Pregnancy exercise

In this issue of the American Journal of Obstetrics and Gynecology, Wang et al1 report results from a randomized controlled trial (RCT) on exercise in pregnancy. They found that cycling exercises initiated at <13 weeks gestation that are performed no <30 minutes 3 times per week until 37 weeks gestation significantly reduced the incidence of gestational diabetes mellitus (GDM) and gestational weight gain at <25 weeks gestation and lowered birthweight in a study that included 300 overweight or obese women carrying singleton gestations. Although these investigators found no significant differences between the exercise and control groups in the incidence of other outcomes such as preterm birth (PTB), gestational hypertension (GHTN), cesarean delivery, and macrosomia, all these outcomes were less frequent in the exercise group.1

This RCT is in agreement with previous data.2, 3, 4, 5, 6, 7 There are indeed >50 RCTs published on exercise in pregnancy. These have been summarized in several metaanalyses.2, 3, 4, 5, 6, 7 Often dietary counseling or other dietary interventions, which are beneficial by themselves, have been studied together with exercise,8, 9 so it is important, as done by Wang et al,1 to focus on just exercise data when reviewing the previous literature. Two recent metaanalyses focused on just the effects of exercise on pregnancy outcomes.

Our main aim in this editorial is to summarize this now extensive body of level-1 data, based on RCTs and metaanalyses of RCTs, so to provide easy-to-use advice for pregnant women and for us, their providers.

First, what are the benefits and harm of exercise in pregnancy? Table 1 lists the many statistically significant benefits of exercise in pregnancy that were reported in RCTs and metaanalyses of RCTs.1, 2, 3, 8 The list is quite noteworthy. To our knowledge, there is no intervention that we as providers can recommend to pregnant women as impressive in its significant impact on so many maternal and perinatal outcomes. Although nonpregnant data would perhaps predict that exercise decreases the incidence of GDM, the fact that exercise significantly decreases GHTN disorders, PTB, and cesarean delivery is remarkable and destroys the myth that exercise might be harmful in pregnancy, especially in terms of PTB. Moreover, there are good reasons why exercise would be associated with these many benefits. Exercise may decrease the incidence of GDM by attenuating the increase in insulin resistance that is associated with pregnancy.1 It may decrease the risk of GHTN disorders by reducing oxidative stress and therefore improving endothelial function.10 Exercise may decrease the incidence of cesarean delivery (and importantly increase the incidence of vaginal delivery) by improving maternal physical fitness and lowering birthweight.1, 2, 3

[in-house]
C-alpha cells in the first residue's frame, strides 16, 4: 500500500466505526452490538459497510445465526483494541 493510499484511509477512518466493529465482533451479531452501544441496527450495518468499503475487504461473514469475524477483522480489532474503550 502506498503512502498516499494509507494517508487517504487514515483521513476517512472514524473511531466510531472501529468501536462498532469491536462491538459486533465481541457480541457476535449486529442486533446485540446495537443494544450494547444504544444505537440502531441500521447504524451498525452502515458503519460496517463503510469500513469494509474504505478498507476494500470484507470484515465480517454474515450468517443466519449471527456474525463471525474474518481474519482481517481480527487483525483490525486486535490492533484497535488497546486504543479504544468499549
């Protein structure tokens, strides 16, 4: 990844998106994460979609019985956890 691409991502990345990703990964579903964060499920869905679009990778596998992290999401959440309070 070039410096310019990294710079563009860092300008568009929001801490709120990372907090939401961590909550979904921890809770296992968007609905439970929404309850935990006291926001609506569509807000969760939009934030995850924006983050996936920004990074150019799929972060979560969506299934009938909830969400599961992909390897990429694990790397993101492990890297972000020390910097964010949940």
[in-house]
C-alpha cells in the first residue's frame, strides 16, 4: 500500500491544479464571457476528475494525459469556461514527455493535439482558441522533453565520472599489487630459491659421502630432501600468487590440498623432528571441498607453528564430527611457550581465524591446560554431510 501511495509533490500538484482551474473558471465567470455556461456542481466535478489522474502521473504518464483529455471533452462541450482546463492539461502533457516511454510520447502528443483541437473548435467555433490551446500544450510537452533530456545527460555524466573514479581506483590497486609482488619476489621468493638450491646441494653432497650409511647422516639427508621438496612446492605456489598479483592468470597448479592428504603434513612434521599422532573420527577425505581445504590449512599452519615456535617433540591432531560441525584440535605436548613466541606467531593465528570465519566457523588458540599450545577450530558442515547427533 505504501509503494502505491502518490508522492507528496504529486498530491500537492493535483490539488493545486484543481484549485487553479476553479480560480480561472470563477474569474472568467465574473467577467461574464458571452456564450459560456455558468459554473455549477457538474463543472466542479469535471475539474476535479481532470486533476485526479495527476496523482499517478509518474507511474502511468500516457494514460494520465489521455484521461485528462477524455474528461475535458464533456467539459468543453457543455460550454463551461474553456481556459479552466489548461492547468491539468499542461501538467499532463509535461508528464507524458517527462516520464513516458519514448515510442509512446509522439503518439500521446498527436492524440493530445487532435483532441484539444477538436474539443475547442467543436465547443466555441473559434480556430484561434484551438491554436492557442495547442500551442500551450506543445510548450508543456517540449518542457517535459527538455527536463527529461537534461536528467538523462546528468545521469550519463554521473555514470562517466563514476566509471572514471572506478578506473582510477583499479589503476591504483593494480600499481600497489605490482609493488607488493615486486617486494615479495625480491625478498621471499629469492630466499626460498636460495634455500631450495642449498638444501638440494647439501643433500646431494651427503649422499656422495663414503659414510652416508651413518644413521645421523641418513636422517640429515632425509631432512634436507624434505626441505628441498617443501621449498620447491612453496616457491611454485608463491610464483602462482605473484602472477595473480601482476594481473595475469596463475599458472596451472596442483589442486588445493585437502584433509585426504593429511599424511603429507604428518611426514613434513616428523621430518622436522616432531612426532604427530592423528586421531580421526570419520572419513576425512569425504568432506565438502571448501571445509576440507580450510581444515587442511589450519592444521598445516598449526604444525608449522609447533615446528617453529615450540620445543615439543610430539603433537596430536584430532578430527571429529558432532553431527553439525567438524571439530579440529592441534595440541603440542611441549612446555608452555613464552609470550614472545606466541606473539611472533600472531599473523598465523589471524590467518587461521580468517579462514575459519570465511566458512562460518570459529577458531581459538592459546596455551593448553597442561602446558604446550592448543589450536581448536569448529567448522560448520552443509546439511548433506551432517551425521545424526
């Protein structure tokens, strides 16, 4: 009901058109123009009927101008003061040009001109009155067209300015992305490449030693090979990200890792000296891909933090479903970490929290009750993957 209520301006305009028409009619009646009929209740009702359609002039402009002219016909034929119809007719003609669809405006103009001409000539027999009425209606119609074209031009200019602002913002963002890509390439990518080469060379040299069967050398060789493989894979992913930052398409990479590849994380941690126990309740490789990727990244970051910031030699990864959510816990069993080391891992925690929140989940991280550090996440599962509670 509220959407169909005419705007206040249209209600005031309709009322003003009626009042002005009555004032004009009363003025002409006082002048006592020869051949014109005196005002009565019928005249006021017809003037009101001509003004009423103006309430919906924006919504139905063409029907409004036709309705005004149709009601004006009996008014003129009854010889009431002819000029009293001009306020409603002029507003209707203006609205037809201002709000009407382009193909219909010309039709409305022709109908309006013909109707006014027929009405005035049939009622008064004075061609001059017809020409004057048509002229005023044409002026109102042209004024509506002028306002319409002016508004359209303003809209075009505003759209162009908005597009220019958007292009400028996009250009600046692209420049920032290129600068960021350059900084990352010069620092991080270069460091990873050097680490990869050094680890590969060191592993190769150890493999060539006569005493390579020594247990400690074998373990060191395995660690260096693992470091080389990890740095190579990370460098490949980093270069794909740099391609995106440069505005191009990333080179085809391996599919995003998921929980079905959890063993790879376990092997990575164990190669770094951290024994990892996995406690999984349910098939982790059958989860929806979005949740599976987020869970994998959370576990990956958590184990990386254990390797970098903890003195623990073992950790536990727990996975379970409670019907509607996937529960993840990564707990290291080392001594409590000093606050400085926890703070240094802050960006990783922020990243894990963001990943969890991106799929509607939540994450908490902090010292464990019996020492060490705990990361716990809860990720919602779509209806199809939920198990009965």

We could not identify any harm reported in level-1 data on exercise in pregnancy.2, 3, 4, 5, 6, 7, 8, 9 In fact, the contrary is true. There are lots of data that bed rest or decreased activity are harmful in pregnancy, with increased risks of venous thromboembolism, bone demineralization, and deconditioning.11 Despite no evidence of benefit and known harms, bed rest continues to have wide use in obstetrics; approximately 15% of women each year are placed in best rest during their pregnancies in the United States.12 Seventy percent of Maternal Fetal Medicine physicians recommend bed rest for preterm labor (PTL), and 85% of them recommend bed rest in case of preterm premature rupture of membranes (PPROM),13 with no evidence of benefit. In fact, decreased activity is associated with increased risk of PTB in women at high risk for PTB, such as those with a short transvaginal ultrasound cervical length.

Second, which women should exercise in pregnancy? The short answer is just about every pregnant woman should exercise in pregnancy. The American College of Obstetricians and Gynecologists (ACOG) lists absolute and relative contraindications to aerobic exercise in pregnancy.11 To our knowledge, and as even ACOG implies, these are based perhaps on common sense, but none have been substantiated by data. For example, of the ACOG absolute contraindications to exercise in pregnancy, although some (hemodynamically significant heart disease, restrictive heart disease, severe anemia) seem reasonable, the others (cervical insufficiency or cerclage, multiple gestation, vaginal bleeding, placenta previa, PTL, PPROM, preeclampsia, and GHTN) actually may be situations in which some exercise may prove beneficial. We are not aware of level 1, or even good level II, evidence of harm from exercise in these situations. No evidence of fetal harm from exercise has been reported, with a 10–15 beats per minute increase in fetal heart rate (HR) during moderate-to-intense exercise and minimal decrease in birthweight from regular exercise during pregnancy and no increase in intrauterine growth restriction or small for gestational age.

Third, what types of exercises should pregnant women do? Table 2 shows the types of exercises that have been studied in pregnancy in RCTs and found to be safe and associated with benefits (Table 1). Many other types of exercises are safe and beneficial, such swimming, jogging, running, yoga, pilates.11 Examples of physical activities that have been listed as possibly unsafe include contact sports (eg, ice hockey, boxing), activities with high risk of falling (eg, skiing, horseback riding, sky diving), and scuba diving.11 Some sports (eg, crew on an ergometer machine) may be deemed safe early in pregnancy but less feasible in the third trimester (personal communication, my rower son Andrea Berghella today while we were biking next to each other along the Schuylkill river in Philadelphia).